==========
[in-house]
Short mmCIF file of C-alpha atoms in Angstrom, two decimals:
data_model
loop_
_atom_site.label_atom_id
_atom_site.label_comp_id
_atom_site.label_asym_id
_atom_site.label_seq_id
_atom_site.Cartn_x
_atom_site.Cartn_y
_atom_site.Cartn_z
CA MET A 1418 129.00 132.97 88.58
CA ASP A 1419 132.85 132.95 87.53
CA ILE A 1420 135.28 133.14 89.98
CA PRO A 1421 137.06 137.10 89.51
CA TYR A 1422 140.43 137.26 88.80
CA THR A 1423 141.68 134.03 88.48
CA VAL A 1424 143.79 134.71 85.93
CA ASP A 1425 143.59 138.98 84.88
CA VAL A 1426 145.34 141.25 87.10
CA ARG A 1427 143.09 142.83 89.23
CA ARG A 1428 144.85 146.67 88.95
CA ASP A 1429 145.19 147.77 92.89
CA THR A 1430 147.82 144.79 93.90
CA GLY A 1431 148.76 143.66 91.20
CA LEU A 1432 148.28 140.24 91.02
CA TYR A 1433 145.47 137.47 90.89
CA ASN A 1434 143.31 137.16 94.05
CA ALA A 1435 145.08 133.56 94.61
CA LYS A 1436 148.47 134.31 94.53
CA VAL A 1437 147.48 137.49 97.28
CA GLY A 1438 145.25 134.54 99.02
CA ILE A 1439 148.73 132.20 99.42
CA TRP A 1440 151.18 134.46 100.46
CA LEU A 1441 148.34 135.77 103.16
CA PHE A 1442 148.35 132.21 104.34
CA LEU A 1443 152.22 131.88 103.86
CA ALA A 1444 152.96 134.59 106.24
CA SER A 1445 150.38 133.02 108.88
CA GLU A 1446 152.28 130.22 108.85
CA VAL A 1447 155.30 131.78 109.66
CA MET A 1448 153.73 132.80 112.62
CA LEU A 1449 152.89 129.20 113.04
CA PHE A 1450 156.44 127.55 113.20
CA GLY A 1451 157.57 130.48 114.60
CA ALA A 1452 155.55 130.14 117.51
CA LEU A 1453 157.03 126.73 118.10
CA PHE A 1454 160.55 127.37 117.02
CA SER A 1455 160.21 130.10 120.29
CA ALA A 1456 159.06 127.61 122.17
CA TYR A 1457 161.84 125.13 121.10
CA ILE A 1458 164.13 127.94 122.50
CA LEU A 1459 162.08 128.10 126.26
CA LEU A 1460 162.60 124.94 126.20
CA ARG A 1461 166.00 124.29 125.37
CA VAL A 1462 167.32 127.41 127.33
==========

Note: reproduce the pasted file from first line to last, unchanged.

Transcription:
[in-house]
Short mmCIF file of C-alpha atoms in Angstrom, two decimals:
data_model
loop_
_atom_site.label_atom_id
_atom_site.label_comp_id
_atom_site.label_asym_id
_atom_site.label_seq_id
_atom_site.Cartn_x
_atom_site.Cartn_y
_atom_site.Cartn_z
CA MET A 1418 129.00 132.97 88.58
CA ASP A 1419 132.85 132.95 87.53
CA ILE A 1420 135.28 133.14 89.98
CA PRO A 1421 137.06 137.10 89.51
CA TYR A 1422 140.43 137.26 88.80
CA THR A 1423 141.68 134.03 88.48
CA VAL A 1424 143.79 134.71 85.93
CA ASP A 1425 143.59 138.98 84.88
CA VAL A 1426 145.34 141.25 87.10
CA ARG A 1427 143.09 142.83 89.23
CA ARG A 1428 144.85 146.67 88.95
CA ASP A 1429 145.19 147.77 92.89
CA THR A 1430 147.82 144.79 93.90
CA GLY A 1431 148.76 143.66 91.20
CA LEU A 1432 148.28 140.24 91.02
CA TYR A 1433 145.47 137.47 90.89
CA ASN A 1434 143.31 137.16 94.05
CA ALA A 1435 145.08 133.56 94.61
CA LYS A 1436 148.47 134.31 94.53
CA VAL A 1437 147.48 137.49 97.28
CA GLY A 1438 145.25 134.54 99.02
CA ILE A 1439 148.73 132.20 99.42
CA TRP A 1440 151.18 134.46 100.46
CA LEU A 1441 148.34 135.77 103.16
CA PHE A 1442 148.35 132.21 104.34
CA LEU A 1443 152.22 131.88 103.86
CA ALA A 1444 152.96 134.59 106.24
CA SER A 1445 150.38 133.02 108.88
CA GLU A 1446 152.28 130.22 108.85
CA VAL A 1447 155.30 131.78 109.66
CA MET A 1448 153.73 132.80 112.62
CA LEU A 1449 152.89 129.20 113.04
CA PHE A 1450 156.44 127.55 113.20
CA GLY A 1451 157.57 130.48 114.60
CA ALA A 1452 155.55 130.14 117.51
CA LEU A 1453 157.03 126.73 118.10
CA PHE A 1454 160.55 127.37 117.02
CA SER A 1455 160.21 130.10 120.29
CA ALA A 1456 159.06 127.61 122.17
CA TYR A 1457 161.84 125.13 121.10
CA ILE A 1458 164.13 127.94 122.50
CA LEU A 1459 162.08 128.10 126.26
CA LEU A 1460 162.60 124.94 126.20
CA ARG A 1461 166.00 124.29 125.37
CA VAL A 1462 167.32 127.41 127.33